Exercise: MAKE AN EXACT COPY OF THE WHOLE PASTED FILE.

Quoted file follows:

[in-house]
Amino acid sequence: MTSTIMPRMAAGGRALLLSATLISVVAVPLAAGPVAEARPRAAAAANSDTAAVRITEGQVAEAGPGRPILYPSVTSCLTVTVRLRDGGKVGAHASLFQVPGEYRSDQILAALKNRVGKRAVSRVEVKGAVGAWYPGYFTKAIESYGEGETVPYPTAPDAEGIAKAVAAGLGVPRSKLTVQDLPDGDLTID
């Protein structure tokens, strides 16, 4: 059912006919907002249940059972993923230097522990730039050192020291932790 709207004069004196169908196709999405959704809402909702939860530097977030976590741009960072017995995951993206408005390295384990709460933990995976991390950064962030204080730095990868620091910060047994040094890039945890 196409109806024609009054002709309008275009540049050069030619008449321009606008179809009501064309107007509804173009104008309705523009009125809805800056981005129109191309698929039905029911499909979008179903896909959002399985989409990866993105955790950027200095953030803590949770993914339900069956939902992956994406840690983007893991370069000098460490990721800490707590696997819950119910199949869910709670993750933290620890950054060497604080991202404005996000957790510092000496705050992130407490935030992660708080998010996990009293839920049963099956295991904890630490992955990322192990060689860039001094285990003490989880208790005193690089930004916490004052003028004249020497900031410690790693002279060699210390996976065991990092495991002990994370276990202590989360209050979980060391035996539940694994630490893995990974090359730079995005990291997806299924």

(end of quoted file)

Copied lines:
[in-house]
Amino acid sequence: MTSTIMPRMAAGGRALLLSATLISVVAVPLAAGPVAEARPRAAAAANSDTAAVRITEGQVAEAGPGRPILYPSVTSCLTVTVRLRDGGKVGAHASLFQVPGEYRSDQILAALKNRVGKRAVSRVEVKGAVGAWYPGYFTKAIESYGEGETVPYPTAPDAEGIAKAVAAGLGVPRSKLTVQDLPDGDLTID
């Protein structure tokens, strides 16, 4: 059912006919907002249940059972993923230097522990730039050192020291932790 709207004069004196169908196709999405959704809402909702939860530097977030976590741009960072017995995951993206408005390295384990709460933990995976991390950064962030204080730095990868620091910060047994040094890039945890 196409109806024609009054002709309008275009540049050069030619008449321009606008179809009501064309107007509804173009104008309705523009009125809805800056981005129109191309698929039905029911499909979008179903896909959002399985989409990866993105955790950027200095953030803590949770993914339900069956939902992956994406840690983007893991370069000098460490990721800490707590696997819950119910199949869910709670993750933290620890950054060497604080991202404005996000957790510092000496705050992130407490935030992660708080998010996990009293839920049963099956295991904890630490992955990322192990060689860039001094285990003490989880208790005193690089930004916490004052003028004249020497900031410690790693002279060699210390996976065991990092495991002990994370276990202590989360209050979980060391035996539940694994630490893995990974090359730079995005990291997806299924």